How to build a club

Clubs on the Oak Park Campus

Back to Article
Back to Article

How to build a club

Graphic design by Jacob Wagman - Social media & brand manager

Graphic design by Jacob Wagman - Social media & brand manager

Graphic design by Jacob Wagman - Social media & brand manager

Hang on for a minute...we're trying to find some more stories you might like.

Email This Story

At this school, almost anybody can find their space.

76 clubs existed on the Oak Park High School campus in the 2017-18 school year. Every year a few more are added to the list: Creative Writing Club to K-Pop Club to Speech and Debate to Jew Crew. But how does one create that space and make commitment happen?

When students are interested in starting a club of their own, they might be unsure of how to go about making their club impactful.

Club week, for one, is a foreign experience for people recently introduced to the club building process. It’s a chance to showcase one’s organizational skills to the school, and one of the few opportunities available to attract new members.

As she made the board for her club, Stand Up to Cancer, junior Kaitlyn Lee explained that the experience is nothing to be afraid of.

“The energy levels at club week are always so high. It’s hard not to be excited about it,” Lee said.

Students may also wonder what activities they could incorporate into their club to make it both engaging and appealing to other students. Students might hold debates and host professional speakers to boost their club’s visibility.

Senior Russell Myers, the president of the Armed Forces Club, listed all the events he has held with his club.

“We host visits from recruiters, host speakers who talk about their experiences, who talk about opportunities in the military. We also organize collection drives called Operation Gratitude, and then we discuss different current events that pertain to the military,” Myers said.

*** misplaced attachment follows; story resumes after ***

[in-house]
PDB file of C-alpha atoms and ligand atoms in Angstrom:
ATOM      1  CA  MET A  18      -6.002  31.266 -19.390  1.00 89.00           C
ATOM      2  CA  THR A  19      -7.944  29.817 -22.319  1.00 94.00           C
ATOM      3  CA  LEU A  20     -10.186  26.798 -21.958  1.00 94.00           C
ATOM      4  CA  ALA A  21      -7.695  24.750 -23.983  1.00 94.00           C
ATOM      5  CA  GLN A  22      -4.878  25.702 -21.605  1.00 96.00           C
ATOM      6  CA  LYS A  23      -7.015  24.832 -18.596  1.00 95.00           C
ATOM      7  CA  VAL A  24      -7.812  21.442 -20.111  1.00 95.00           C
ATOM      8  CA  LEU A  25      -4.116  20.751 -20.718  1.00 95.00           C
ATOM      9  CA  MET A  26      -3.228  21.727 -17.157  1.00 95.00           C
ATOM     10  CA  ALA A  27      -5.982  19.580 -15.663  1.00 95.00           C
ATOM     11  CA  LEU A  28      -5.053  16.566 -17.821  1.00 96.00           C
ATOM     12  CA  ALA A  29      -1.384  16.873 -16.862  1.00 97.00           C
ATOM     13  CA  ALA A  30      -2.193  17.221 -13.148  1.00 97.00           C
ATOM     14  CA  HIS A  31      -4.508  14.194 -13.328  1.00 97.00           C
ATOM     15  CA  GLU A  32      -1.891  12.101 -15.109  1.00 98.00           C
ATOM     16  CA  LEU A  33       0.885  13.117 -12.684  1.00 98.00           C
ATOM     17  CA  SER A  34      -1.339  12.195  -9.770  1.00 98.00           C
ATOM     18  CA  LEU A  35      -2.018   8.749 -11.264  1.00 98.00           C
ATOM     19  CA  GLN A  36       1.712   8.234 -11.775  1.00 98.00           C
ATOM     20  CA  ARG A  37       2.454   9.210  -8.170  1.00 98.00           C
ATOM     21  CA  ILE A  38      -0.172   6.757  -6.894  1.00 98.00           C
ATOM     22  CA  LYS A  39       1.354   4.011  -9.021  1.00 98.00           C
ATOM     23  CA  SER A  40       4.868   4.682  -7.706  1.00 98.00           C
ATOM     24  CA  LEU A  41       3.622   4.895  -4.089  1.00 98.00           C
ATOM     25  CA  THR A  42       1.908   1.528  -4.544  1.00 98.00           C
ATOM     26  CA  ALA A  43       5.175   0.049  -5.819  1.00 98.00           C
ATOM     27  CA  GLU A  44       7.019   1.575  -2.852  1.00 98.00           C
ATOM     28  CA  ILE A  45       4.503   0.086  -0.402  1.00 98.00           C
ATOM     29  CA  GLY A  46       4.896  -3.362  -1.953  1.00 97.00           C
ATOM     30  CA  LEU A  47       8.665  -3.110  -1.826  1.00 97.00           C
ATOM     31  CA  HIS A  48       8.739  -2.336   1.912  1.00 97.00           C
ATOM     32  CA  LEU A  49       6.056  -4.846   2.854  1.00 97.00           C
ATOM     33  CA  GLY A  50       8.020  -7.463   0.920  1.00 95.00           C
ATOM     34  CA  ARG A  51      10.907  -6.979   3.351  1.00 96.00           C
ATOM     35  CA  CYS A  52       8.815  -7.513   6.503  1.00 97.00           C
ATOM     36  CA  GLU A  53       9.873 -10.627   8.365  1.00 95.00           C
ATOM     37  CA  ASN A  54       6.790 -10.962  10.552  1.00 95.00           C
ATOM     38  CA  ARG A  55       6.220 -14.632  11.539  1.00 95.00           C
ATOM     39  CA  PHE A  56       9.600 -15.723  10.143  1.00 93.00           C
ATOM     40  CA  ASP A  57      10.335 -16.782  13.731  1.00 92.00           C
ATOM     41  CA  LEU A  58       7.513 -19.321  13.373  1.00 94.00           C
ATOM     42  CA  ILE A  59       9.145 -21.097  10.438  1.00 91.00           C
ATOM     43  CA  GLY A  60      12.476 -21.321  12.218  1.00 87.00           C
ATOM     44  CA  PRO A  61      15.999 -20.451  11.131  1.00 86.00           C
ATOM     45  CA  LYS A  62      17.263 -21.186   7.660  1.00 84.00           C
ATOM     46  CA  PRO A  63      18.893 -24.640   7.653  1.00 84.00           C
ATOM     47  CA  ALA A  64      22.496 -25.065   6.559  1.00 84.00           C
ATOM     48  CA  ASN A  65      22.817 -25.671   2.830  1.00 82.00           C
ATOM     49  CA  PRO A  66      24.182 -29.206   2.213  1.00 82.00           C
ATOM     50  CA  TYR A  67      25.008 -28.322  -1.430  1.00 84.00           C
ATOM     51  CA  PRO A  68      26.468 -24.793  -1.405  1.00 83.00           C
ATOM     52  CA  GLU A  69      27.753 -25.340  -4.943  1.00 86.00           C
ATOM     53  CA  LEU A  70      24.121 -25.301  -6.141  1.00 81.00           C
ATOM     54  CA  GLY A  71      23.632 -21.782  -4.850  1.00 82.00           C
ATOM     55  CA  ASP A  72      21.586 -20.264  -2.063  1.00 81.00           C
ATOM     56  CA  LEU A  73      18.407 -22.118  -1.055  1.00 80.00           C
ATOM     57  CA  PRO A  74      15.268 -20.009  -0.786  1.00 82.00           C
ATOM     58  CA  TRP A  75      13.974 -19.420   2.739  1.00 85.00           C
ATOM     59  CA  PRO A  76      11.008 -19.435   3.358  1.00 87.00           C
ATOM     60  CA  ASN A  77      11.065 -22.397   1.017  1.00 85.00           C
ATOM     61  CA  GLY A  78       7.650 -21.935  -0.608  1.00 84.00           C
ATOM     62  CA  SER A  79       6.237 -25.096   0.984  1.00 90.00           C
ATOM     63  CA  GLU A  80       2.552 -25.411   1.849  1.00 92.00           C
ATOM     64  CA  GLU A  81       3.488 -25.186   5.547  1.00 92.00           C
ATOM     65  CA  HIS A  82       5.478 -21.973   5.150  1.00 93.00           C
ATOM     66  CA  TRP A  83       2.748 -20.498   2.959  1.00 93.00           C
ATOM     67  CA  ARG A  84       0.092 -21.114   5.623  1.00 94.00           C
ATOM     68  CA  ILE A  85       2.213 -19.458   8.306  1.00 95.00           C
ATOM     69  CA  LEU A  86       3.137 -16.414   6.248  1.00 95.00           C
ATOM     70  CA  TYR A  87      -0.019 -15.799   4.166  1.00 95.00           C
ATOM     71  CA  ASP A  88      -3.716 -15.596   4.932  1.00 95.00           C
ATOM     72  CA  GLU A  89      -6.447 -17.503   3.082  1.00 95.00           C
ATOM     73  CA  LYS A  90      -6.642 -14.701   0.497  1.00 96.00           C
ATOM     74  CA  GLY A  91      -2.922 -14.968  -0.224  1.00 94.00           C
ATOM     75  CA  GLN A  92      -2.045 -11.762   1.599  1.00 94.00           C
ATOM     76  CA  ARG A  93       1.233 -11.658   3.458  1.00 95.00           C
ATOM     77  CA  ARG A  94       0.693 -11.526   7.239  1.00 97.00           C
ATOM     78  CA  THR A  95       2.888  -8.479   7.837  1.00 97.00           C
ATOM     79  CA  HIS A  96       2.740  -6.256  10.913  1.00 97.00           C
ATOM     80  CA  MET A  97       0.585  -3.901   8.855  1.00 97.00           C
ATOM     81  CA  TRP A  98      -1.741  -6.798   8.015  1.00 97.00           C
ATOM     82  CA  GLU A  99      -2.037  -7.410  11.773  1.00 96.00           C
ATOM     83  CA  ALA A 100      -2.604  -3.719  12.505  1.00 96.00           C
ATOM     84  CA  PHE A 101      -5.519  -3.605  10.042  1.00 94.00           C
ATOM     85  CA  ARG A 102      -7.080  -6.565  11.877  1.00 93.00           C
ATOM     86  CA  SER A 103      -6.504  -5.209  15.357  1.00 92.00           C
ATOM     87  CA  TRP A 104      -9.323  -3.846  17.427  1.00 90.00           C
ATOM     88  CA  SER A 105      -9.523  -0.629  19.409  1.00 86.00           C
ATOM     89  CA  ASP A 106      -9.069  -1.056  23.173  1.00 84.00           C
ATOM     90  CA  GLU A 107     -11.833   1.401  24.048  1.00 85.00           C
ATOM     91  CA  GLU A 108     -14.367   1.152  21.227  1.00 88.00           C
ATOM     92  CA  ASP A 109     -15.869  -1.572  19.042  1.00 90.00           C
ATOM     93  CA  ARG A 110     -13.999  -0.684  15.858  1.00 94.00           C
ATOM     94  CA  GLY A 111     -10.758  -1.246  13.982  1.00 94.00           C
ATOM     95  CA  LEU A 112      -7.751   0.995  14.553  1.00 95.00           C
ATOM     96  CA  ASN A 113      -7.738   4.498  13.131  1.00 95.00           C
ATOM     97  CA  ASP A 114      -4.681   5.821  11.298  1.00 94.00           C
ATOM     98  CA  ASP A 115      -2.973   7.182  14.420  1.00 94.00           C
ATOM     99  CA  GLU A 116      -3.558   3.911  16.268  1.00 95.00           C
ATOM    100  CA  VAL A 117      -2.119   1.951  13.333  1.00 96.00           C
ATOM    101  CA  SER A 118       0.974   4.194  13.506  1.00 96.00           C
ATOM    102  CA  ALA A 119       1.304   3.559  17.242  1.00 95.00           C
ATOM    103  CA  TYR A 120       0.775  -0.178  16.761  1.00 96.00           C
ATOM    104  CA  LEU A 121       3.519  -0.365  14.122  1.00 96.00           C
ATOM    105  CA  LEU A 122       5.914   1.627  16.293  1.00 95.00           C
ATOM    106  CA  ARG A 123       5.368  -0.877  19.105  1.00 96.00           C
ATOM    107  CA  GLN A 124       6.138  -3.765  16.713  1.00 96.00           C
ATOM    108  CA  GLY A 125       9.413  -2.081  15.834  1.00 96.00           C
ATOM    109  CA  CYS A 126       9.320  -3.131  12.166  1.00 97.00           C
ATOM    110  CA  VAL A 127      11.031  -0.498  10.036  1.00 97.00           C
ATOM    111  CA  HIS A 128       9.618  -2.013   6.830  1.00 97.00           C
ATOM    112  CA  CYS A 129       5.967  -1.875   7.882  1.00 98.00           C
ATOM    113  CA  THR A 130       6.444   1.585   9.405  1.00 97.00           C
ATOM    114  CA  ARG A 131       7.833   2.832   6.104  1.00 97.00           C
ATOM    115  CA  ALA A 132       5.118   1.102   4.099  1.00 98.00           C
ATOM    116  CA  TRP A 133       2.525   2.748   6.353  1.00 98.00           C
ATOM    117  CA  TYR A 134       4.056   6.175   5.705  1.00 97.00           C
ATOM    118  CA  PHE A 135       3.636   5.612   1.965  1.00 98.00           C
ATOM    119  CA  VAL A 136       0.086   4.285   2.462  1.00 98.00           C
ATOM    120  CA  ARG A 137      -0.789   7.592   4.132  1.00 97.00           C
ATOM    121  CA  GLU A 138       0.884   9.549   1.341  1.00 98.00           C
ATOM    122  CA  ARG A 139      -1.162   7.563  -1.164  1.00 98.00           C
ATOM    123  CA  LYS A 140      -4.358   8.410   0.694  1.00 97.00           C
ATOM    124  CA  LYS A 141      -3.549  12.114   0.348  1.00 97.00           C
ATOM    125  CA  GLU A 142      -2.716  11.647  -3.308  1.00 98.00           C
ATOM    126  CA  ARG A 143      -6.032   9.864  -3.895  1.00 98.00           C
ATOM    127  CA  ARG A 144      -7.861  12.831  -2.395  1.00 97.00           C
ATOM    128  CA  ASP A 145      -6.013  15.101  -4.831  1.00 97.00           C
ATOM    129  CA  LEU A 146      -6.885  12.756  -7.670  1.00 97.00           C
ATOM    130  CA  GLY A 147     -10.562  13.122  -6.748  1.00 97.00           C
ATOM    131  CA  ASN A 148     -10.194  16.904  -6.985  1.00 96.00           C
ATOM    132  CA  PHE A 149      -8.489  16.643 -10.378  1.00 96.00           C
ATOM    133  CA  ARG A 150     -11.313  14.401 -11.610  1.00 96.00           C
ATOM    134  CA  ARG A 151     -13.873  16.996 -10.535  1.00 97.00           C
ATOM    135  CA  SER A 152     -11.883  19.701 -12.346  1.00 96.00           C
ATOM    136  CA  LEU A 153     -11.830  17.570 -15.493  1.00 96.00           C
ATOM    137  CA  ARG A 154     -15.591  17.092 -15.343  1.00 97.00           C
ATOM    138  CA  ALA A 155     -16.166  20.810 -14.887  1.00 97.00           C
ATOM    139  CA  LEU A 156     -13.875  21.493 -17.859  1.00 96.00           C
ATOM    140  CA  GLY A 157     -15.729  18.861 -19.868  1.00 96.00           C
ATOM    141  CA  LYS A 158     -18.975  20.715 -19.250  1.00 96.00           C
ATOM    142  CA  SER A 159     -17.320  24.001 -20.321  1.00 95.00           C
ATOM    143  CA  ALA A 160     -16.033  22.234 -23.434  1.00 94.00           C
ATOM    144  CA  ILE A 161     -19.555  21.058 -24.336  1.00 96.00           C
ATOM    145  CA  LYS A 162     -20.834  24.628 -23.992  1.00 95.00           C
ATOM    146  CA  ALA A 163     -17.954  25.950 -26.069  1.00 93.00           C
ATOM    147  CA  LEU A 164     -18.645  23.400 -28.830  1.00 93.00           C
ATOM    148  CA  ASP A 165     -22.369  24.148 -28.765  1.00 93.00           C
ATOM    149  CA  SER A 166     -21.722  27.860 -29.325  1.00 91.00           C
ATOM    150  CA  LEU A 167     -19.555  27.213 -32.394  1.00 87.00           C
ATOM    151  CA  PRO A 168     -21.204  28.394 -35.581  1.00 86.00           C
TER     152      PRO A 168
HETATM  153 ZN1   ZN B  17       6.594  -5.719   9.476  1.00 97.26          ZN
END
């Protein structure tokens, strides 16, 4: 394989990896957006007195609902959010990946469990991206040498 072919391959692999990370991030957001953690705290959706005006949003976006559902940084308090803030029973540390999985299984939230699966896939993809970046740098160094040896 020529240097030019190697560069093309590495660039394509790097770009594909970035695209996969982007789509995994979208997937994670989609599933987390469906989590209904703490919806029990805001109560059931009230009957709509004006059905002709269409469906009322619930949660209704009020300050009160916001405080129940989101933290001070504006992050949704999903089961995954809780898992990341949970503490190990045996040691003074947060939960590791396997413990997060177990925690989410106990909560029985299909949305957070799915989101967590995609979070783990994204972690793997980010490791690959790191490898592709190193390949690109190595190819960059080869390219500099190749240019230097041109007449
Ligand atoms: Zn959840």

Other Oak Park High School students starting a club must decide what their club is and what is driving them to create such an organization. Some students may decide to choose a broader club topic in order to appeal to the masses, rather than just a limited selection of students.

Senior Claire Epstein’s club SPAE (Students for the Protection of Animals in the Environment) said she related the formation of her club to becoming a vegan in seventh grade. She eventually won over potential members by emphasizing that “SPAE is not only a ‘vegan club,’ it’s regarding animal rights and environmental issues.”

Sometimes there’s the struggle of rebooting a preexisting club, which Girl Up co-president, senior Kimia Ranjbar, attested to. She explained that Girl Up existed during her freshman year but ceased to exist on the campus after the past leadership left for college.

“The club was re-started because it’s a great organization,” Ranjbar said. “They raise awareness on what’s going on in developing countries and how girls are being treated unfairly in terms of education, health and leadership.”

Future Business Leaders of America originates from a national organization. According to the current co-president, senior Grace Ma, the club boasted an total of 103 members in the 2017-18 school year.

“FBLA is just a fun place to meet new people and hang out with friends while learning new things,” Ma said. “It offers a wide range of opportunities across fields, and the members are awarded for their hard work and achievements.”

Clubs come in all sizes, from large, national clubs like Future Business Leaders of America, to smaller clubs serving Oak Park students such as the Muslim Student Association. Junior Hadia Hamza, understanding that Oak Park has few Muslim students, said she created the Muslim Student Association with a goal to “address stigmas.”

“Even if only a few people came, it would still mean even a small difference was being made and I think that’s important,” Hamza said.

Print Friendly, PDF & Email